There are an insufficient number of women in decision-making bodies of nearly all the major political parties. For instance, in the 53-member Central Executive Committee of the Pakistan Peoples Party (PPP), there is only one female member; while there is not a single woman among the 26 members in the Executive Committee of the Pakistan Muslim League-Nawaz (PML-N).[2]


Women workers in political partiesare not taken seriously by the male leadership and have little say in party affairs.Though they are hard working and dedicated, they are overlooked when candidates are being chosen to contest elections. 


Issues and Challenges for Women’s Candidates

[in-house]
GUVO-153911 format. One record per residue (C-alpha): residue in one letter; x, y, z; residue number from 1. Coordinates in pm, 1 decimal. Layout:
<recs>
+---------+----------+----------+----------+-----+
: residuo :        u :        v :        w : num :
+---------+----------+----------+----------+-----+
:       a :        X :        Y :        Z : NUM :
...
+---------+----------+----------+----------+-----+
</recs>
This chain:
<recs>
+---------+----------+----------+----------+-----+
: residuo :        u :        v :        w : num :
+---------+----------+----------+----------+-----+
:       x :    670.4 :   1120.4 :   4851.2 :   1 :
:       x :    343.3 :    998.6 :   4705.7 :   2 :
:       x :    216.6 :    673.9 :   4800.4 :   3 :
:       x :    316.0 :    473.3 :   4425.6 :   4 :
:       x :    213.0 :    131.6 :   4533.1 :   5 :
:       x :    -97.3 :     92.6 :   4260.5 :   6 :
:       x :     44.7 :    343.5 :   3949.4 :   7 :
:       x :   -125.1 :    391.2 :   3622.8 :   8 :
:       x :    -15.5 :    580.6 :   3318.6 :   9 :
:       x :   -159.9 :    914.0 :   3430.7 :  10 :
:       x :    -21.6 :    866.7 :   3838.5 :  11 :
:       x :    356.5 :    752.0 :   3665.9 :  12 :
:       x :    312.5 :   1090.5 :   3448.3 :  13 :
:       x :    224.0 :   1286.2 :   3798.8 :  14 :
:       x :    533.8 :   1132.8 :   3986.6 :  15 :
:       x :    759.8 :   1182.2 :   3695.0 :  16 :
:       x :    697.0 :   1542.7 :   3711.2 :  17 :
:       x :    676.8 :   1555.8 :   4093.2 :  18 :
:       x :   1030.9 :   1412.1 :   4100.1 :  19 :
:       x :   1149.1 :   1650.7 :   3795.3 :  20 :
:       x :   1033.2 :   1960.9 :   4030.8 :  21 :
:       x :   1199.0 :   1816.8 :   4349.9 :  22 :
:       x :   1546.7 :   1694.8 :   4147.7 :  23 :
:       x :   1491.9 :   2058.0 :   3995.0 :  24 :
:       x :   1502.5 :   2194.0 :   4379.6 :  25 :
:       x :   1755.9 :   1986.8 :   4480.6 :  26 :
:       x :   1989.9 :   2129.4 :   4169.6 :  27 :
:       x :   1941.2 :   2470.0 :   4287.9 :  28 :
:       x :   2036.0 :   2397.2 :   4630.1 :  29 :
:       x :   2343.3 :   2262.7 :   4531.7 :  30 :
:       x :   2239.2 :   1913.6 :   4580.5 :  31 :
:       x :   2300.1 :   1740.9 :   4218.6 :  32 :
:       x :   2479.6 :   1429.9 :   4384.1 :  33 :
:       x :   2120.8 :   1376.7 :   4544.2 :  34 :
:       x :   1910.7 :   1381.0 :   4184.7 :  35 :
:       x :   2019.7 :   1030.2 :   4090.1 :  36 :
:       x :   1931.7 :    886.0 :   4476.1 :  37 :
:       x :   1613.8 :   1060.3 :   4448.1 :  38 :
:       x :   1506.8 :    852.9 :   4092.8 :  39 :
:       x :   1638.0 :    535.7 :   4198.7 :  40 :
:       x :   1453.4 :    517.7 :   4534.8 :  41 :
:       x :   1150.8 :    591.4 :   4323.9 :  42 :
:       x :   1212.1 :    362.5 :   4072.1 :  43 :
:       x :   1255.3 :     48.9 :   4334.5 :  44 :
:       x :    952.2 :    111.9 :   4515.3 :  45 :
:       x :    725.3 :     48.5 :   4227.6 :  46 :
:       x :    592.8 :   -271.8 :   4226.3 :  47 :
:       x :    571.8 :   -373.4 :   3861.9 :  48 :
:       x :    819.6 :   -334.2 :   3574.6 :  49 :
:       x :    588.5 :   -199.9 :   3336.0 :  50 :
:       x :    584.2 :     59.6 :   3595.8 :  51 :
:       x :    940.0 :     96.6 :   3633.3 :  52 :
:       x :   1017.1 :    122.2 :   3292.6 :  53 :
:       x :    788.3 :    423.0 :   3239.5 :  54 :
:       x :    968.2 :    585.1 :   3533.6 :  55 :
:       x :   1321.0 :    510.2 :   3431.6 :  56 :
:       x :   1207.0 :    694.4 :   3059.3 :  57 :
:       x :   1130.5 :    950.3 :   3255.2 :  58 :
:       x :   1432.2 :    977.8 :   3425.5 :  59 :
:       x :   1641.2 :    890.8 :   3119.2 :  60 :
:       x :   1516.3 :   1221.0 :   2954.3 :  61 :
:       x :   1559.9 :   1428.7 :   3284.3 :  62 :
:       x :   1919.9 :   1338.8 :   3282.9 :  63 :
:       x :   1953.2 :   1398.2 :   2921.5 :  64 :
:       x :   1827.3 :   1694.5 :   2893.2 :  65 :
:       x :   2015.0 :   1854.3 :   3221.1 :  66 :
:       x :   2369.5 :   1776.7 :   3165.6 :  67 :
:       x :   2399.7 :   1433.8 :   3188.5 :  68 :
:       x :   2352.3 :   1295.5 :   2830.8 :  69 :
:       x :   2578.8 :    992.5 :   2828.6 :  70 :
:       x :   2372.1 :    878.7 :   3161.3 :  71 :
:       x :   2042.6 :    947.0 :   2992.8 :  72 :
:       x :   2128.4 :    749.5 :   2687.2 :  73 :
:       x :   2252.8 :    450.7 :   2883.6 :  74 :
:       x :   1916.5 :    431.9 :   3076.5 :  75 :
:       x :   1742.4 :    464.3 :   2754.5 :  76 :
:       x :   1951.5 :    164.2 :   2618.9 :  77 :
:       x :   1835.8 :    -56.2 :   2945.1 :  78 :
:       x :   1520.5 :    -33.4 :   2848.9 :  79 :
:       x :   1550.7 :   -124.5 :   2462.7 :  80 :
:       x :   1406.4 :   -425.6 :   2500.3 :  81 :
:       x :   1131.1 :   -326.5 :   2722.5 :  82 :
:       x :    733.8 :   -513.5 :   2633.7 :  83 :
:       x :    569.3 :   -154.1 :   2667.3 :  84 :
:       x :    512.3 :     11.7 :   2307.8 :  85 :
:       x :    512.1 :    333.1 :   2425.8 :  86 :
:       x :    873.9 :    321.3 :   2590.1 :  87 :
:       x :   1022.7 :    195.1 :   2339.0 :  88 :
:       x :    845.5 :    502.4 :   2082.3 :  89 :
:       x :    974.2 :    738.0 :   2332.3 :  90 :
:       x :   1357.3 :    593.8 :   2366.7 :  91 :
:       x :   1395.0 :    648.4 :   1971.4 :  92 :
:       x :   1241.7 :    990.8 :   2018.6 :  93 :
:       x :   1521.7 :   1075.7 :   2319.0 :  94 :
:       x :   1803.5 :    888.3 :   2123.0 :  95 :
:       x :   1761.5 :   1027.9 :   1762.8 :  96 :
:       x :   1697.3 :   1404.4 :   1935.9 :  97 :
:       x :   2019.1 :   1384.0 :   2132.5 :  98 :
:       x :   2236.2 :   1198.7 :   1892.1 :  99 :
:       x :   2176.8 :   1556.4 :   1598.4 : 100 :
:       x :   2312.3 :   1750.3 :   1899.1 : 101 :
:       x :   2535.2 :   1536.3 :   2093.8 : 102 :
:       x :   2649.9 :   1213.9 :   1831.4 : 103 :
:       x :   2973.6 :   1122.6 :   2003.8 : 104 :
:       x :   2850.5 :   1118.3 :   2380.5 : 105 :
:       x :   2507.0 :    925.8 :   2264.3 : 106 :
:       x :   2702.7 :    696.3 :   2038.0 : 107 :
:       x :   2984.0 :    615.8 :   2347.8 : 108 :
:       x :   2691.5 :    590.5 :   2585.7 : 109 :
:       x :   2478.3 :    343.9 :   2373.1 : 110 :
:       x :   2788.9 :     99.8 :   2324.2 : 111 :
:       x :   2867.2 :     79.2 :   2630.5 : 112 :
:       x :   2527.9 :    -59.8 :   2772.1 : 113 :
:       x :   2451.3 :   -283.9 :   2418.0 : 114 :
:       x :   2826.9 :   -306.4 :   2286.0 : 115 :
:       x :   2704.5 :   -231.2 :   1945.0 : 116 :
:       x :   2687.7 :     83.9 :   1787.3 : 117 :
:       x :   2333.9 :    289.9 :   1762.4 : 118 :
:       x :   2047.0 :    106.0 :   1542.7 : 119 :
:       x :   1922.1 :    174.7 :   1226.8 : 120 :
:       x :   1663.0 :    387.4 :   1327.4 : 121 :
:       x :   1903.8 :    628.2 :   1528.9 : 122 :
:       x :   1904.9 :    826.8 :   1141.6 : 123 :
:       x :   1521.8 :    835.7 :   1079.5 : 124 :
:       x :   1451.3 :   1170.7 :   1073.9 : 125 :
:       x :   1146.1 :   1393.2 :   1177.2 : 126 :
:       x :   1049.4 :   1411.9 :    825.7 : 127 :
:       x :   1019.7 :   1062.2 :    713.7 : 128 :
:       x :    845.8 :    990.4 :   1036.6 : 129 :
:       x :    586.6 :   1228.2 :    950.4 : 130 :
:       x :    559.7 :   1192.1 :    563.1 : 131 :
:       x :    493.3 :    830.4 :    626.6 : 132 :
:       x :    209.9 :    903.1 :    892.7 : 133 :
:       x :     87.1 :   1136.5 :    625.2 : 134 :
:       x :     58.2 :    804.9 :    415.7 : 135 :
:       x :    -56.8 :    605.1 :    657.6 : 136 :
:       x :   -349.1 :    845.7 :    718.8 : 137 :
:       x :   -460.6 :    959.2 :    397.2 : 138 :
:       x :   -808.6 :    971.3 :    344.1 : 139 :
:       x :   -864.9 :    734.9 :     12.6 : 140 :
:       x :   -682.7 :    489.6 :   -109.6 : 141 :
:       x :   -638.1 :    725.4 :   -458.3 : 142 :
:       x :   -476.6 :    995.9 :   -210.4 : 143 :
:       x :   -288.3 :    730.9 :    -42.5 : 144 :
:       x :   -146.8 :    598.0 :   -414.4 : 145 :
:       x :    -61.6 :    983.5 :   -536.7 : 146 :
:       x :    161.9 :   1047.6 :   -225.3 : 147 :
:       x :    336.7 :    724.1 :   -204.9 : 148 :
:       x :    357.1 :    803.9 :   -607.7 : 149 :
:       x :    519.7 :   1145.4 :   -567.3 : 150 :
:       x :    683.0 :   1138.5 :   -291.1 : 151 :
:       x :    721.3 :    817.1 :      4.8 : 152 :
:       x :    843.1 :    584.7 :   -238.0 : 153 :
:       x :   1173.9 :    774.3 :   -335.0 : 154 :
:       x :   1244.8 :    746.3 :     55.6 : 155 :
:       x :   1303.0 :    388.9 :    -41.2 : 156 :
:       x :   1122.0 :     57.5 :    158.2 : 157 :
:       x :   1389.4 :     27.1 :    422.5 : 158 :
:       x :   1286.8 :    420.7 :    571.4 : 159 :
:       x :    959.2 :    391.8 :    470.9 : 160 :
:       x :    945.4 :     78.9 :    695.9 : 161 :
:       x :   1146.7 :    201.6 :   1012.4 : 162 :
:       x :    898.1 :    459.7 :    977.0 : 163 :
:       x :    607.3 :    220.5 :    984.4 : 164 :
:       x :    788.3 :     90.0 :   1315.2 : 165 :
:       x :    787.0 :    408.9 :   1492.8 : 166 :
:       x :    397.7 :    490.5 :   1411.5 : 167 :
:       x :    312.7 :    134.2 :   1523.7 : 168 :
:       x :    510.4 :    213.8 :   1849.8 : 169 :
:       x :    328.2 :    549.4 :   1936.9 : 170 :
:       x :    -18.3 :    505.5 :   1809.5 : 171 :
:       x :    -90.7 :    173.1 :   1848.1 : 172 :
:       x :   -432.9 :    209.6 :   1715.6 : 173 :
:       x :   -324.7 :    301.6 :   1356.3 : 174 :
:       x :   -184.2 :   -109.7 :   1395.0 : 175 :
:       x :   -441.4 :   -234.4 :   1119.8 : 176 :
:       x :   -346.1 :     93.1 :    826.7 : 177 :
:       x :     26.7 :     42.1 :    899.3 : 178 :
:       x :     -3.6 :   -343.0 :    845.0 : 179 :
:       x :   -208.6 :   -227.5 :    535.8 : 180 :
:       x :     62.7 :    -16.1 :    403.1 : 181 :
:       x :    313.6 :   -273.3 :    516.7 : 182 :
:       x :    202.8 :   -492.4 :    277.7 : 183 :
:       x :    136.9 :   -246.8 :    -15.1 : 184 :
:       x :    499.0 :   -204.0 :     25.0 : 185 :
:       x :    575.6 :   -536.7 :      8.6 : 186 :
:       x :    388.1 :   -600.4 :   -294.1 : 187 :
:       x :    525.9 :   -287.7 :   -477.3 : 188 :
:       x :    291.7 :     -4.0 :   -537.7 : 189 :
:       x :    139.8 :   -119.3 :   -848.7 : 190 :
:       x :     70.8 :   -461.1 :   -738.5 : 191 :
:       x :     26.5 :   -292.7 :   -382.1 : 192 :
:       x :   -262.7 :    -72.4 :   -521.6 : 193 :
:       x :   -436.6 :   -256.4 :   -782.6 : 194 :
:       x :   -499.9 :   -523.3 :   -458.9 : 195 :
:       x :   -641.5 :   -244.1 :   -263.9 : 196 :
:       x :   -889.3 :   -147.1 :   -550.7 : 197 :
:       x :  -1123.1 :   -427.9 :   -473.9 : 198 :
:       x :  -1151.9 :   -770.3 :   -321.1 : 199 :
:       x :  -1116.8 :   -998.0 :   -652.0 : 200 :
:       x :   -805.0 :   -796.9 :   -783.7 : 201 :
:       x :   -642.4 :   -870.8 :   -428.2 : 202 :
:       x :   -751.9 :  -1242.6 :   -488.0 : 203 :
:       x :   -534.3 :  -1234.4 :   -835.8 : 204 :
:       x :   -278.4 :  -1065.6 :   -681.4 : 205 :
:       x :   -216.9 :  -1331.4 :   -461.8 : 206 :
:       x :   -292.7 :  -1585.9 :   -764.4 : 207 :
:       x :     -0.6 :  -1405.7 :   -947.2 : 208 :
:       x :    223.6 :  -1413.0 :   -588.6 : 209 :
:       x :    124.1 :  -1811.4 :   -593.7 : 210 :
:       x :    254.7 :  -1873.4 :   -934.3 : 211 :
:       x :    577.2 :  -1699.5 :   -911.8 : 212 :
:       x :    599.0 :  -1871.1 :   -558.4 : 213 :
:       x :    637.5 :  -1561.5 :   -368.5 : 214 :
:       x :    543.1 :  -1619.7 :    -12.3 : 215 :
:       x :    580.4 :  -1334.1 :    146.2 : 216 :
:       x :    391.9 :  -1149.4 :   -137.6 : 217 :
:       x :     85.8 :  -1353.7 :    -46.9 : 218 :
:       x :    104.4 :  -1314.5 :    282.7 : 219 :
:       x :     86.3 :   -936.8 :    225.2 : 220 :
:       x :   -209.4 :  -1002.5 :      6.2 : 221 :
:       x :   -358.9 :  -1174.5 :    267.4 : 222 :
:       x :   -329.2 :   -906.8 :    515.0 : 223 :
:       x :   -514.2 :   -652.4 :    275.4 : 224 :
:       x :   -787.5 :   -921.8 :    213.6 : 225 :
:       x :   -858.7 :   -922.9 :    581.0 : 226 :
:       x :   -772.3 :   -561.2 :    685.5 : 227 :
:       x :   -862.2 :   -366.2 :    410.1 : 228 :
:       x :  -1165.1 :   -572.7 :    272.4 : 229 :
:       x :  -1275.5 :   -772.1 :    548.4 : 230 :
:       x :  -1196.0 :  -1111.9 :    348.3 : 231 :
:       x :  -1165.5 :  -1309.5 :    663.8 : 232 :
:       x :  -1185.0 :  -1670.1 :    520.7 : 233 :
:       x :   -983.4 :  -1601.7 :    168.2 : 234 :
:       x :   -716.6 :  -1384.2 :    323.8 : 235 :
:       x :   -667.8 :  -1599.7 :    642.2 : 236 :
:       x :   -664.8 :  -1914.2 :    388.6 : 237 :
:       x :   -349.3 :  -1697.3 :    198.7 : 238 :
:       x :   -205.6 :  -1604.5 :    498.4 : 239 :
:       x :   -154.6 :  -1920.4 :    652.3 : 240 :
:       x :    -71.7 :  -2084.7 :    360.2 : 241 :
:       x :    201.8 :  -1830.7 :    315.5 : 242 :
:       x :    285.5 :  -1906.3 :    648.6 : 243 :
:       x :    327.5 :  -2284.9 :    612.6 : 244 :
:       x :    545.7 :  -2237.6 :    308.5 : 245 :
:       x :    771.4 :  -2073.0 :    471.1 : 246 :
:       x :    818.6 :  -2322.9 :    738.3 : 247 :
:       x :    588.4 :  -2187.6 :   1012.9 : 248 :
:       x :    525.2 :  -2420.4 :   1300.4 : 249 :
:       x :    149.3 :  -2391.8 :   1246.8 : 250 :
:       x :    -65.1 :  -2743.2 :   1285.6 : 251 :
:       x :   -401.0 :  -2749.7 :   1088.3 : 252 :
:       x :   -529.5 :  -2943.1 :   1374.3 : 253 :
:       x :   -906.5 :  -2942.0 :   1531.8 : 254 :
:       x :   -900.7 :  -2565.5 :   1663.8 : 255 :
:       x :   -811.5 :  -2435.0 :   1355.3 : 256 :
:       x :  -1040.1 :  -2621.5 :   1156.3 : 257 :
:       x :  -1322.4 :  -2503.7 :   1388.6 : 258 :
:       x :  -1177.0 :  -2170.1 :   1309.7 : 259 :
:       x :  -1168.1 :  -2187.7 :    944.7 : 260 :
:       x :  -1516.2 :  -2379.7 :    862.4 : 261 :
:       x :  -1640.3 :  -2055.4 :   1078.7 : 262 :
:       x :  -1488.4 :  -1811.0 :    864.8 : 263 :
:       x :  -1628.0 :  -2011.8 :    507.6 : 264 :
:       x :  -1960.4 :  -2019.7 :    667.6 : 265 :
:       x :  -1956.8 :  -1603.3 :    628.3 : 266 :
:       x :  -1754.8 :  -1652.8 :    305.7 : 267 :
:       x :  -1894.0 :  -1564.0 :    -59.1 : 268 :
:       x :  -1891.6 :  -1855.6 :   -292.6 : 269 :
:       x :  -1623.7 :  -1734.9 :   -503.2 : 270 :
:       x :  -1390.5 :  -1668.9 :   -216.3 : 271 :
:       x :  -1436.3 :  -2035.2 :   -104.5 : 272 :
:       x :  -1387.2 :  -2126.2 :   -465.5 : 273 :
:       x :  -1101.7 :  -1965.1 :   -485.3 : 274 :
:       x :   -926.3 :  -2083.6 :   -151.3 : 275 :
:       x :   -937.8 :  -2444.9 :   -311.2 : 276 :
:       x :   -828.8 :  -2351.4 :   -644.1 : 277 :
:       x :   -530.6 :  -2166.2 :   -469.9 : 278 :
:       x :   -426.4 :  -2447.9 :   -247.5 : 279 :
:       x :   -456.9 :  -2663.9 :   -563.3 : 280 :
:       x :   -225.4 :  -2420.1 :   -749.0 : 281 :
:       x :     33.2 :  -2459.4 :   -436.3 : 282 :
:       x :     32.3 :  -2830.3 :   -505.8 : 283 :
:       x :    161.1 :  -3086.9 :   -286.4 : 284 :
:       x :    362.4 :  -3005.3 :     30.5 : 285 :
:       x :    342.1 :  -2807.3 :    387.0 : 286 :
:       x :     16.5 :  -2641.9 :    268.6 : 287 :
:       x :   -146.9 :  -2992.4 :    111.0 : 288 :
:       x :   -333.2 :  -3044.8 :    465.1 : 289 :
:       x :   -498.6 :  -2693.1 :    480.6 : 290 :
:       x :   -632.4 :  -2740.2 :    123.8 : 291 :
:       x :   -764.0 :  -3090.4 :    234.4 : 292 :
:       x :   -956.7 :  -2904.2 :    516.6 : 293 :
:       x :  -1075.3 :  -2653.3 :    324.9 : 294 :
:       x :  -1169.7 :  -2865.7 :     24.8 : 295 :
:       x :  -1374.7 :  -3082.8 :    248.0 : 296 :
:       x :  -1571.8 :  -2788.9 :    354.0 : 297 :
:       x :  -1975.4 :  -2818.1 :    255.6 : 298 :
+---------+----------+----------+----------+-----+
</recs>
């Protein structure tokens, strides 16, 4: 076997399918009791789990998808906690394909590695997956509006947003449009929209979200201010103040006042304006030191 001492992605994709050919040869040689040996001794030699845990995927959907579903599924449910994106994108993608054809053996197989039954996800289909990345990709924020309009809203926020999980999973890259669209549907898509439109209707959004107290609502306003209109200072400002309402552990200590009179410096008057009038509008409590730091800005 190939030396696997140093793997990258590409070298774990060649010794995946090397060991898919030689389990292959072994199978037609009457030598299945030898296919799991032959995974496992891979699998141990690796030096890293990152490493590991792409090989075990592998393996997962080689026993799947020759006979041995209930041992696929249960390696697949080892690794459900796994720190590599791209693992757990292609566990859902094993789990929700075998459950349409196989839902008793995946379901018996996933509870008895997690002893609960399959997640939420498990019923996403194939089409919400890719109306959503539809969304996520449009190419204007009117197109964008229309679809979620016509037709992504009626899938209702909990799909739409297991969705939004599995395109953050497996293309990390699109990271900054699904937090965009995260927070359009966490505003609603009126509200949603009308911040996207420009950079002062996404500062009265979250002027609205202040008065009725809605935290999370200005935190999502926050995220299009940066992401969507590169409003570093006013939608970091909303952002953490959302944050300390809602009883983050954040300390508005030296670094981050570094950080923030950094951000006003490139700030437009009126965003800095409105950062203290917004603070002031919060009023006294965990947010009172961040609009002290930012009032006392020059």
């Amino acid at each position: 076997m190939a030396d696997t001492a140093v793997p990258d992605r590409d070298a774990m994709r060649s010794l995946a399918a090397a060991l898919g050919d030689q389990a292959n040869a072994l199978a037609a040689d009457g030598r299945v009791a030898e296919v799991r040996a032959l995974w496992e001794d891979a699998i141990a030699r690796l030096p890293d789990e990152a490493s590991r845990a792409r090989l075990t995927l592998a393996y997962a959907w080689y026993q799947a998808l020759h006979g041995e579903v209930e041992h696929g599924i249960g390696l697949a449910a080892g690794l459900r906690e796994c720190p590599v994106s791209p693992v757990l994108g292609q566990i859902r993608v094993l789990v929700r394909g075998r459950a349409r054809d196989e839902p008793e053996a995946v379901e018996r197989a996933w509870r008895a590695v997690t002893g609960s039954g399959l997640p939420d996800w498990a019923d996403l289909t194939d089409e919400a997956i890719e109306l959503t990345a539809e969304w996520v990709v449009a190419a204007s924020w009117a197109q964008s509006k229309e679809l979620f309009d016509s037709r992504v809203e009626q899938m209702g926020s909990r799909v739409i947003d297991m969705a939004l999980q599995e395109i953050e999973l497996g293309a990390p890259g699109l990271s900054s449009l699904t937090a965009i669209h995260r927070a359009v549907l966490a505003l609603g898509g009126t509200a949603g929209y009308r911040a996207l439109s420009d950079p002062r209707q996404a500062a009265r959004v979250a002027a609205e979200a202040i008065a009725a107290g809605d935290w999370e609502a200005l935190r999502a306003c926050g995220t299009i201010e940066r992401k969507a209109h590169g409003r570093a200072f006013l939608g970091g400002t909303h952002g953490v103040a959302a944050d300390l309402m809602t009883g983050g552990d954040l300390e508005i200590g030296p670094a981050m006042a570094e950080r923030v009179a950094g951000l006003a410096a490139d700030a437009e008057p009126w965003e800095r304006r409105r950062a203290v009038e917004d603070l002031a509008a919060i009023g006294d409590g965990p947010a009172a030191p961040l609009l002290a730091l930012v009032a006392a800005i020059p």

Women as candidates face several barriers, ranging from lack of party support to financial constraints. Women are denied party ticketson the plea that they lack social and financial capital, and are expected to run their election campaigns from their own resources, as are the men.The attitude of the leadership and the culture within political parties generally mirror the male patriarchal attitudes that prevail in the private sphere of the home. 


Issues and Challenges for Women Representatives

Though more women are now contesting on general seats, women’s representation in the national and provincial assemblies and in the senate is essentially achieved through a gender quota that is filled indirectly by nomination. These indirectly elected women lack a power base because they are not accountable to a constituency, which reinforces their dependency on the party leadership. And though women elected indirectly on reserved seats have played a critical role in pushing though pro-women legislation and highlighting human rights issues, they are generally considered less important in comparison to their directly elected female colleagues.